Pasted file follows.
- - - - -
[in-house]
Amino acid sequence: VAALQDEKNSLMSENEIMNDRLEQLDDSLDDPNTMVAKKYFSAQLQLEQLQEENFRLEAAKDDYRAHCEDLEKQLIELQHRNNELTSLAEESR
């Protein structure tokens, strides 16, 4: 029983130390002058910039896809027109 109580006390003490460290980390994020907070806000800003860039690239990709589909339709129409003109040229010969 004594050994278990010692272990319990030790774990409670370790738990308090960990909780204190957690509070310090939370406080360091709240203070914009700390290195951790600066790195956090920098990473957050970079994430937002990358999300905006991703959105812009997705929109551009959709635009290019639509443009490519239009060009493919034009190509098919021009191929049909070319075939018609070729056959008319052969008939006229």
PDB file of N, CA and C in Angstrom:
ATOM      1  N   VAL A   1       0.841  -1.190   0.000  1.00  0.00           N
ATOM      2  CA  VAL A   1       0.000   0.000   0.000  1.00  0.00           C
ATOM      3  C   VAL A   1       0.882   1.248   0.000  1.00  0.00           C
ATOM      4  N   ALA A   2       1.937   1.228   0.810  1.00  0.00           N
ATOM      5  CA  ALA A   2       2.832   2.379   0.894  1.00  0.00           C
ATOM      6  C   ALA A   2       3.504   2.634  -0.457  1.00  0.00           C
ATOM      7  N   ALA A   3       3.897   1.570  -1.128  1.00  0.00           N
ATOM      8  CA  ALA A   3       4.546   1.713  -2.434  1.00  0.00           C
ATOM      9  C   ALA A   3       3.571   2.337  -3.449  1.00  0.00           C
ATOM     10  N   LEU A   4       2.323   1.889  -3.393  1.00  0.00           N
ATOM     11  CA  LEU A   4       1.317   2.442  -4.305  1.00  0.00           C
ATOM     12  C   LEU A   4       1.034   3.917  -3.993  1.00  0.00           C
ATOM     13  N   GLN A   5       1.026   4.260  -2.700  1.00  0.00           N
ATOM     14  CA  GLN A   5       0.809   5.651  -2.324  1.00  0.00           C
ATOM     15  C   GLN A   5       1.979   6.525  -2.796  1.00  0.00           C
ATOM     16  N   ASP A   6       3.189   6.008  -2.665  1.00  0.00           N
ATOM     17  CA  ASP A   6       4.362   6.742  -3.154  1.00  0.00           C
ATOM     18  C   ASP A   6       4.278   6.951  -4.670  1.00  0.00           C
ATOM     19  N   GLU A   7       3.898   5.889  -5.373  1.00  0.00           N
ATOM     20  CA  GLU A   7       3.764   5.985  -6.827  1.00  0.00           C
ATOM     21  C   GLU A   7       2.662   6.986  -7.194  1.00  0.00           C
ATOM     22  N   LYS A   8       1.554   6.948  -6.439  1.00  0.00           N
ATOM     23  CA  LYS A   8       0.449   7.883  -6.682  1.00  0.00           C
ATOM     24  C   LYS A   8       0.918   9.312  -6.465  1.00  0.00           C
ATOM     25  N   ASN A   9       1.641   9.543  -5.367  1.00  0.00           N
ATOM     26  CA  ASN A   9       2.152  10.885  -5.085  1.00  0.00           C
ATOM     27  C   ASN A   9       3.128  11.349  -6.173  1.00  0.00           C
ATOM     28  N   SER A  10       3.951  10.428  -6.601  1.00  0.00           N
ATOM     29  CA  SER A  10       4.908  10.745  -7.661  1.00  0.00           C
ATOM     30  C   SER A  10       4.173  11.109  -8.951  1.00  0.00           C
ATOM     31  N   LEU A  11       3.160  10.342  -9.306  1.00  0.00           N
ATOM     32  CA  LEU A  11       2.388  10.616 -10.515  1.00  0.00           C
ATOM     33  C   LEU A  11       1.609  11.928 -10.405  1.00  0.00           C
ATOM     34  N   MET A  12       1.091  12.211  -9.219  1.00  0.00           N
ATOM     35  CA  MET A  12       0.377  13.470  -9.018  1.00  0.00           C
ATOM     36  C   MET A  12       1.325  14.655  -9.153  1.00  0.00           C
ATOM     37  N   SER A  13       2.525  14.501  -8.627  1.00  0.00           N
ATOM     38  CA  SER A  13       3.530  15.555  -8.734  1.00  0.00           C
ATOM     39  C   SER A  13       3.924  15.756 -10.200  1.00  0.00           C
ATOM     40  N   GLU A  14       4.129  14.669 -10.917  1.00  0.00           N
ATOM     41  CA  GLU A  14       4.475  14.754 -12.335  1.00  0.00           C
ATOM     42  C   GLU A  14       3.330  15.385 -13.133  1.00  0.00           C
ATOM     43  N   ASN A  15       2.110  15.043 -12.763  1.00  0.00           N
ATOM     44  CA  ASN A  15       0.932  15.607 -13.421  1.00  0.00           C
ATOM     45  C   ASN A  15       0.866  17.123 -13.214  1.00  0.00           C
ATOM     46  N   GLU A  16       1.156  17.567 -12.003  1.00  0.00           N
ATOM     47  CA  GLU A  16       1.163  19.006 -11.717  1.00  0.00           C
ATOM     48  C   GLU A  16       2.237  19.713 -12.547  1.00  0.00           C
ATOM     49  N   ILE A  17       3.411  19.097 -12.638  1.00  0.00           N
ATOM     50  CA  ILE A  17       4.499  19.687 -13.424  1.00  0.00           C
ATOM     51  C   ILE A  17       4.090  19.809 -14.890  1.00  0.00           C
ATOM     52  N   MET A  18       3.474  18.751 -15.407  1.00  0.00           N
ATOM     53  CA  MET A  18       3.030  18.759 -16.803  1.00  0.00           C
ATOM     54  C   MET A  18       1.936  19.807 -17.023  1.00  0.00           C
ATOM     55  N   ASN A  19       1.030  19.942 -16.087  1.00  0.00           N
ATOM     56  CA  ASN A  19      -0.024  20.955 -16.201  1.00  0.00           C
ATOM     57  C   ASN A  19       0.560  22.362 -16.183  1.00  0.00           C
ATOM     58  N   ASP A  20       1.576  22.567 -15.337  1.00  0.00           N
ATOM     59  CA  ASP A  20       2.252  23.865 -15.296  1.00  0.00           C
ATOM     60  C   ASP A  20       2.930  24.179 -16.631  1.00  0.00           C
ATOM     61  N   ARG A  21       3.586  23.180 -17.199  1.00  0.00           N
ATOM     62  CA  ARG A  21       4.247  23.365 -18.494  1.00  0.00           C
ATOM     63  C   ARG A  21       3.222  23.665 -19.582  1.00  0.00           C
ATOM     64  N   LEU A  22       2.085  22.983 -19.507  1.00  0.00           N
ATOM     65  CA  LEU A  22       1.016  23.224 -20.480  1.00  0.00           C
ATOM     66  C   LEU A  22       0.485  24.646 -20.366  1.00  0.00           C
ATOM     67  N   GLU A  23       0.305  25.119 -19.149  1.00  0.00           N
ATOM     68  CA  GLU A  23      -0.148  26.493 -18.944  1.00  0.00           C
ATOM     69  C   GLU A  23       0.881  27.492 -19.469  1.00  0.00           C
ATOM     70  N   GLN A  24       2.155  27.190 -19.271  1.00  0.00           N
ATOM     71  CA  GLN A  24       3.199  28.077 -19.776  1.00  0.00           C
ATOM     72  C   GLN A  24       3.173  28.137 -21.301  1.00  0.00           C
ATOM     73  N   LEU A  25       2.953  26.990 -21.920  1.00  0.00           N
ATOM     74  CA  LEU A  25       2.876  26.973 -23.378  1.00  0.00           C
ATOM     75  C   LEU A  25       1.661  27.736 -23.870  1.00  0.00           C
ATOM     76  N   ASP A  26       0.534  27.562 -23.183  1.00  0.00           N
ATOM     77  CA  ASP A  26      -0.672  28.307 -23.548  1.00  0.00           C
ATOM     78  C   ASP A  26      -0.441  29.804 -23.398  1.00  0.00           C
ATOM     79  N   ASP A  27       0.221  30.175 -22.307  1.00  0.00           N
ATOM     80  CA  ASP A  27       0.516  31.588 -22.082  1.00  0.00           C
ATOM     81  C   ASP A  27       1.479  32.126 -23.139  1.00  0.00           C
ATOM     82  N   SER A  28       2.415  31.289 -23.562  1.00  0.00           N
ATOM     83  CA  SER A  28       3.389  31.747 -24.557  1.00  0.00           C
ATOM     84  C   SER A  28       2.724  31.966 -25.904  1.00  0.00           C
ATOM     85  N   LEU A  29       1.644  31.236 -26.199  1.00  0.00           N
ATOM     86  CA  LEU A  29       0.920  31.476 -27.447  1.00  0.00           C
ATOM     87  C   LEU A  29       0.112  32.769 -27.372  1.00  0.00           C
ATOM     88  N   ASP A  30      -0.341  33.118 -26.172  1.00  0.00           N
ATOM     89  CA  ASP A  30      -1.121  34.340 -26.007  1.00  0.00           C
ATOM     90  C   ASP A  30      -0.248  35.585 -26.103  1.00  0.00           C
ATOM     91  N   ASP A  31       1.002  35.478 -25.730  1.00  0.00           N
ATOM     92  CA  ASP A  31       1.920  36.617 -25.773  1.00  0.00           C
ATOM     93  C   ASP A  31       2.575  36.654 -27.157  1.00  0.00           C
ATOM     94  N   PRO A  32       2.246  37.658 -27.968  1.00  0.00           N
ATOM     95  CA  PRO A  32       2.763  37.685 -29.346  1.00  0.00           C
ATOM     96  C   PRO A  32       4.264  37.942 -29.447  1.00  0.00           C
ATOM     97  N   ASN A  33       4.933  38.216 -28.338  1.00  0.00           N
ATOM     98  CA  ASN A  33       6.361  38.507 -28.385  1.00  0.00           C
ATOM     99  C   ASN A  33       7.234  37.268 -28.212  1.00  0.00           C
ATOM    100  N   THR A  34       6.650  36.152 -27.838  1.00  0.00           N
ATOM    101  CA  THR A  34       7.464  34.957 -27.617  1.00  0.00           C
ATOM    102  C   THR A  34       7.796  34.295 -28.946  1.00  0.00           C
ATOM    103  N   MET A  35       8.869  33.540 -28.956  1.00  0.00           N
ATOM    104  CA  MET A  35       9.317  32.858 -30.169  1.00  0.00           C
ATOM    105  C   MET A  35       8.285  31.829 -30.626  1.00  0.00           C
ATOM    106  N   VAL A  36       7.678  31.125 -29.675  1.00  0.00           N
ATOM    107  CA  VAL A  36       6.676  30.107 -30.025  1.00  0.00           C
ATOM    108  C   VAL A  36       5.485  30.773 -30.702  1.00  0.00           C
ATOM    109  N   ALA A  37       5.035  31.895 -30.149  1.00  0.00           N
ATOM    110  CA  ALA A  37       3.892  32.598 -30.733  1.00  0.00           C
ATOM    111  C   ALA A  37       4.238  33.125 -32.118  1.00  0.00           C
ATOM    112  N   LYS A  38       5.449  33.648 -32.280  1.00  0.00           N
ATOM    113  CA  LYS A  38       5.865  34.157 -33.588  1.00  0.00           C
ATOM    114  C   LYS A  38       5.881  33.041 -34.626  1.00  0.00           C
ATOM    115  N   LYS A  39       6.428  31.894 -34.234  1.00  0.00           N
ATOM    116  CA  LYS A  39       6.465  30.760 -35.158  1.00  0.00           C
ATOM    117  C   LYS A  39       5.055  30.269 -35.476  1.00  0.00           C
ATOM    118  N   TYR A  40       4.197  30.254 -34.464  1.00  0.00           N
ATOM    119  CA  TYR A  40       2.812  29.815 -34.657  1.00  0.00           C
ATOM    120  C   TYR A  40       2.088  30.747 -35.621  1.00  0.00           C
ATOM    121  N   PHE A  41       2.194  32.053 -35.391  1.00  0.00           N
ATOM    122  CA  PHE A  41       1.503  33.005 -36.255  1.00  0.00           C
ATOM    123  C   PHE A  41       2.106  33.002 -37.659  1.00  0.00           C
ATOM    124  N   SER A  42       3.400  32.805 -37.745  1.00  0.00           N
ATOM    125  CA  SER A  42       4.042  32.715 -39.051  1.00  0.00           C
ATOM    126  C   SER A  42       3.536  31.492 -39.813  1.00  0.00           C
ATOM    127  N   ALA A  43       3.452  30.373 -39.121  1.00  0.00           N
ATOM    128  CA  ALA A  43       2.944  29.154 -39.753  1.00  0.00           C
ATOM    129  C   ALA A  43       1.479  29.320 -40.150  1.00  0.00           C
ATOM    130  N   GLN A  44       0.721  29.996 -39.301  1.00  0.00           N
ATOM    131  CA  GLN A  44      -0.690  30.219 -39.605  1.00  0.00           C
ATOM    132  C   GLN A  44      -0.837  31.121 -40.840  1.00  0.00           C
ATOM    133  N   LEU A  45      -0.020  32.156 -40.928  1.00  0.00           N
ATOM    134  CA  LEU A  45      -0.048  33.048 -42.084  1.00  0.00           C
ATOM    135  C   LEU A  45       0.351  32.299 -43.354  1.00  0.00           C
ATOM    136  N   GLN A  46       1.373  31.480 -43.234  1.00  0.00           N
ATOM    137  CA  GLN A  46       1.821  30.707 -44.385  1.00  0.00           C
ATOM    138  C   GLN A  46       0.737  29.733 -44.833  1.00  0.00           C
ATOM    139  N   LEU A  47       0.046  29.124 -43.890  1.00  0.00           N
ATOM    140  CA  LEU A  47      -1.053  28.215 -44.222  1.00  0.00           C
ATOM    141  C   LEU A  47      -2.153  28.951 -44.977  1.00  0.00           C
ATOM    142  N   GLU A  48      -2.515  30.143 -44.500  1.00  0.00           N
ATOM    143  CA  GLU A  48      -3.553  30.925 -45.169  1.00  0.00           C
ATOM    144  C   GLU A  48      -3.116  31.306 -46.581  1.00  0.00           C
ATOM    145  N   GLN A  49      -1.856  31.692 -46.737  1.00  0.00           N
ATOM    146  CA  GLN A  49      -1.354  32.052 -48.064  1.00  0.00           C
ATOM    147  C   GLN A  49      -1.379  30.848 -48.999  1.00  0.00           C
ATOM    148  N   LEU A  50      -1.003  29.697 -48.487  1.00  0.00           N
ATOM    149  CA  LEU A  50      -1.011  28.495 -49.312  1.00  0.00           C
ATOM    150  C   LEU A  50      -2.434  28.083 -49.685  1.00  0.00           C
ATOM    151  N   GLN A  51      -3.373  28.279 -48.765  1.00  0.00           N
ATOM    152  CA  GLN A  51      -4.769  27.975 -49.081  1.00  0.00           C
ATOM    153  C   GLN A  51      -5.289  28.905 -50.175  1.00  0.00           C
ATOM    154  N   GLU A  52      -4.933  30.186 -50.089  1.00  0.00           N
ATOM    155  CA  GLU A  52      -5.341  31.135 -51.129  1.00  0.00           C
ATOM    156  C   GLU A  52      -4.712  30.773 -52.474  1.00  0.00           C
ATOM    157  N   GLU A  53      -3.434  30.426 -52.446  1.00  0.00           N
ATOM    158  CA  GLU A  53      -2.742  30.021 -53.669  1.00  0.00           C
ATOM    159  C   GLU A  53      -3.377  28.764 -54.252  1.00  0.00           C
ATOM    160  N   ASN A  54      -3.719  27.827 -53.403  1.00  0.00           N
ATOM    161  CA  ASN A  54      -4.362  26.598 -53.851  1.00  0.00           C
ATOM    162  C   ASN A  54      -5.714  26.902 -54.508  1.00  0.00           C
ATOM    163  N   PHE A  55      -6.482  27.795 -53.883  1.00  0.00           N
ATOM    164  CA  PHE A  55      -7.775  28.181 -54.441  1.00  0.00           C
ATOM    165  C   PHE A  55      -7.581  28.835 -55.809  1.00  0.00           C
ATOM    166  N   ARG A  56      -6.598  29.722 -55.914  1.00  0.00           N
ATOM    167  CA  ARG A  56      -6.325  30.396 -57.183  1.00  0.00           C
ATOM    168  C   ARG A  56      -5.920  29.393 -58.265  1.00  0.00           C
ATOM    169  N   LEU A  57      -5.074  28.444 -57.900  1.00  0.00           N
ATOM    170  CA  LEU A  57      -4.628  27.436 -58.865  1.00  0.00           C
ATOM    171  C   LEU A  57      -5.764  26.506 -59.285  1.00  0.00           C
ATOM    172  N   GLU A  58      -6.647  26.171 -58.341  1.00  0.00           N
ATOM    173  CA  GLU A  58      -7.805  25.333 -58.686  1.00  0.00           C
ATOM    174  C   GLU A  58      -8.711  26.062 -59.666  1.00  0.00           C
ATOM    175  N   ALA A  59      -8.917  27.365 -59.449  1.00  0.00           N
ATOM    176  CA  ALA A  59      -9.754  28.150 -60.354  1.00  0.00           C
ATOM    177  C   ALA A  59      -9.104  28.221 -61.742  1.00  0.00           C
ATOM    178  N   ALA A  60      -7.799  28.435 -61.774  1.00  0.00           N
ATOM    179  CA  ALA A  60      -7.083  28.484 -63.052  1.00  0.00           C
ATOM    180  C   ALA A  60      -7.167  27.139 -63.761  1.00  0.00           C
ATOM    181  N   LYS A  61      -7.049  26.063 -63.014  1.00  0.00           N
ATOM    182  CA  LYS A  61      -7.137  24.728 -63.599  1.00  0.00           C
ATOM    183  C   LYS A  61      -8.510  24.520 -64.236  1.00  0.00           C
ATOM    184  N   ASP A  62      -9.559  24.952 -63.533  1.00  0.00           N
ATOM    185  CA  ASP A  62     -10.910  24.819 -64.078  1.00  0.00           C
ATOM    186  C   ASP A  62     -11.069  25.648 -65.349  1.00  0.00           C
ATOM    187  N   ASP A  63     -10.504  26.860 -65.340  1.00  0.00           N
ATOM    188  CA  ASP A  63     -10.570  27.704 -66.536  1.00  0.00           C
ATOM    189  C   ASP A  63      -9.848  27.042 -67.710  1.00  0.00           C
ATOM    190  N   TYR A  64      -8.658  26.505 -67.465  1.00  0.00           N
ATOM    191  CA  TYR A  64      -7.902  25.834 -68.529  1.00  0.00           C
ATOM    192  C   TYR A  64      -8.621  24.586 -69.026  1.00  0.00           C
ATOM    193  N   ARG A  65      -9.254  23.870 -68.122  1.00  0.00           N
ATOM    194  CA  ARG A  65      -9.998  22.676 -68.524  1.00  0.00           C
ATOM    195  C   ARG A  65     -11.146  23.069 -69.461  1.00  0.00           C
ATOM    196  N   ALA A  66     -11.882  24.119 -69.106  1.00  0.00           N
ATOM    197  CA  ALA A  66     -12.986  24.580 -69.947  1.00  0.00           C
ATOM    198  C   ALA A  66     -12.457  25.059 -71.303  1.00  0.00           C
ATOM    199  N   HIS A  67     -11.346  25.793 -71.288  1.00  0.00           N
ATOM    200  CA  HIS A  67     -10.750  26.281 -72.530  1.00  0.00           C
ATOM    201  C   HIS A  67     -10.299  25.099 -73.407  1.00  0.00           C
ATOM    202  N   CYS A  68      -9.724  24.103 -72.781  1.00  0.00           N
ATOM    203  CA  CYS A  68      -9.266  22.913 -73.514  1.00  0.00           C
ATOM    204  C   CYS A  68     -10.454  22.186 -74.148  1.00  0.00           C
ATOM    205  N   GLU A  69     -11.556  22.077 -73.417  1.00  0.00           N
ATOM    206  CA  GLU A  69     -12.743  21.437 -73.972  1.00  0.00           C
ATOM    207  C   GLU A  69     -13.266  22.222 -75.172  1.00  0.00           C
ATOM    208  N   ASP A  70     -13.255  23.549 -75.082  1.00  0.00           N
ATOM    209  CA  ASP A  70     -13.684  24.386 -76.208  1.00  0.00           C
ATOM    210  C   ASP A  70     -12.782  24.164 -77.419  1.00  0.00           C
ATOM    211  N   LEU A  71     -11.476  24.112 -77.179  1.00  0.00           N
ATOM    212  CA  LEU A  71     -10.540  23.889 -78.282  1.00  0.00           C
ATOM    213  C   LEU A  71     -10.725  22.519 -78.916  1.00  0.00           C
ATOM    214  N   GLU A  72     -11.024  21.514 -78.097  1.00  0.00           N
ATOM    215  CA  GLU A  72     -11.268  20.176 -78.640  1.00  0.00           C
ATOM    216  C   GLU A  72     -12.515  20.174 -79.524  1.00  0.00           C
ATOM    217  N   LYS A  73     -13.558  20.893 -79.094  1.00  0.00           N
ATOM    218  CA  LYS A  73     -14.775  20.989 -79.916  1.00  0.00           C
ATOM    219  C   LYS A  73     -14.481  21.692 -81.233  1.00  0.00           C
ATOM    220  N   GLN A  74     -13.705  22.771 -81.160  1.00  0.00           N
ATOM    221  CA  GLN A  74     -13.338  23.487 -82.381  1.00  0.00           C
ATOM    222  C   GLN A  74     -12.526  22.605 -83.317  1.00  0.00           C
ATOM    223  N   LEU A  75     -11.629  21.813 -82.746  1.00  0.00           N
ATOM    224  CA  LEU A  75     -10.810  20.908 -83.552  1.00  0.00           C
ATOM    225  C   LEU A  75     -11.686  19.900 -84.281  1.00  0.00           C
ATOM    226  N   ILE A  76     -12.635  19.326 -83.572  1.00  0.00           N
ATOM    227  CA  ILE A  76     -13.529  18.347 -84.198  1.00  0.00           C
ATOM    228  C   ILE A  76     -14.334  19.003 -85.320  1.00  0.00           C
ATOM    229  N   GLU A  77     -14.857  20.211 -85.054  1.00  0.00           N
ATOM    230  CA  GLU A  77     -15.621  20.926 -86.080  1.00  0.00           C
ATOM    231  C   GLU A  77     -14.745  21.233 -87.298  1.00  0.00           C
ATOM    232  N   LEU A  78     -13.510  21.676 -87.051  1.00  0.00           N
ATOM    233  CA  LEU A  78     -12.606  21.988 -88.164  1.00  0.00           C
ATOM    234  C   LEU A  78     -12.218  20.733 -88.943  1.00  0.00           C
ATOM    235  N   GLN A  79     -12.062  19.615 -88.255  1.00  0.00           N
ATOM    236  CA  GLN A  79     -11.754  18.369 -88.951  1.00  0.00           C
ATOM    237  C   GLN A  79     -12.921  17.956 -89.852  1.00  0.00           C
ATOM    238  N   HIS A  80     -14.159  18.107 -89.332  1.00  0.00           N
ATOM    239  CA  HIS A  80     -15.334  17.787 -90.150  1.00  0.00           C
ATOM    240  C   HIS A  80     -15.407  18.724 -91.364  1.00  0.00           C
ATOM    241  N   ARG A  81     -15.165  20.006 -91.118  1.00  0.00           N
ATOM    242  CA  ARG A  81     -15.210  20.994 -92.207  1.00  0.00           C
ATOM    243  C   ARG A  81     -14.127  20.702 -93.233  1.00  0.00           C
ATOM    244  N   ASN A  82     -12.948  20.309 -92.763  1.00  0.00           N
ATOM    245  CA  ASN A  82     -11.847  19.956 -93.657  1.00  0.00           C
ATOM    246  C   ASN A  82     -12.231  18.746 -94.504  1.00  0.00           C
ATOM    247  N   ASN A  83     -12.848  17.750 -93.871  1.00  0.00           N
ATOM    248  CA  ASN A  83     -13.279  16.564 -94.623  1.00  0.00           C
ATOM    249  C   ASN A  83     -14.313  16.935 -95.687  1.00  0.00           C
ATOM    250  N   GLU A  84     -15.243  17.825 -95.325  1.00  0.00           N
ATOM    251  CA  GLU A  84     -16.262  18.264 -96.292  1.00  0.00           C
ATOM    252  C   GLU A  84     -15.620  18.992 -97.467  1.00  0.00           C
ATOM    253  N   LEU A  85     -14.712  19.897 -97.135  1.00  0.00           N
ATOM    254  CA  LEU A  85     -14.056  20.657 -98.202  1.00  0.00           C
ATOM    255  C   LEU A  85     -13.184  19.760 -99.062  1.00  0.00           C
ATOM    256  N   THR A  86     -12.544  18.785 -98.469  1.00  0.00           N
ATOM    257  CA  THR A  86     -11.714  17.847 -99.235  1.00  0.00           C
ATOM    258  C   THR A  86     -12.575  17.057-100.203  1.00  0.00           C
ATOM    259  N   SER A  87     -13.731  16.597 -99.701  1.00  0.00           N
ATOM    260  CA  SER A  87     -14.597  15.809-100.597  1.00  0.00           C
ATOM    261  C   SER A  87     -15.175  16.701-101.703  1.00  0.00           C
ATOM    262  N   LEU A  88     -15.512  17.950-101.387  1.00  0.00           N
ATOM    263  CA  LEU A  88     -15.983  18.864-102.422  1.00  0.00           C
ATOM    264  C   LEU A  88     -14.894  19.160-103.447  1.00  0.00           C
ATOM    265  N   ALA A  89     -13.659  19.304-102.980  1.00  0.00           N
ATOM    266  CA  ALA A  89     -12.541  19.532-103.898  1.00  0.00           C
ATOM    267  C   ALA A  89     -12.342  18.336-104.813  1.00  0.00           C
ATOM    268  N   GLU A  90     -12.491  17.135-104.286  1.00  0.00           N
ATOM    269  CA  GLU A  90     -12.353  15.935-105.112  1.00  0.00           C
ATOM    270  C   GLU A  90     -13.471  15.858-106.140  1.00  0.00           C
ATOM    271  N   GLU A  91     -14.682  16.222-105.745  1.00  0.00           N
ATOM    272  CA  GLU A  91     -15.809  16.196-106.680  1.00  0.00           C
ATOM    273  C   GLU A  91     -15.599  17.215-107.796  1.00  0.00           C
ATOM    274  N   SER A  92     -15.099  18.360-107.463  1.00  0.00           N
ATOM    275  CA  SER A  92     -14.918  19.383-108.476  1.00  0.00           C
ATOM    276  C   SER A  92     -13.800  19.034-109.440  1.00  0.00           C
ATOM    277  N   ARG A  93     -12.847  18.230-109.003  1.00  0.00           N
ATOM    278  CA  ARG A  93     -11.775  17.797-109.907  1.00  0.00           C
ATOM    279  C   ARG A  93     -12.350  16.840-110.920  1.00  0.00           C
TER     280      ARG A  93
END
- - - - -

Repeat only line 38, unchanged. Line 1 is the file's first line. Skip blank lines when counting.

ATOM     34  N   MET A  12       1.091  12.211  -9.219  1.00  0.00           N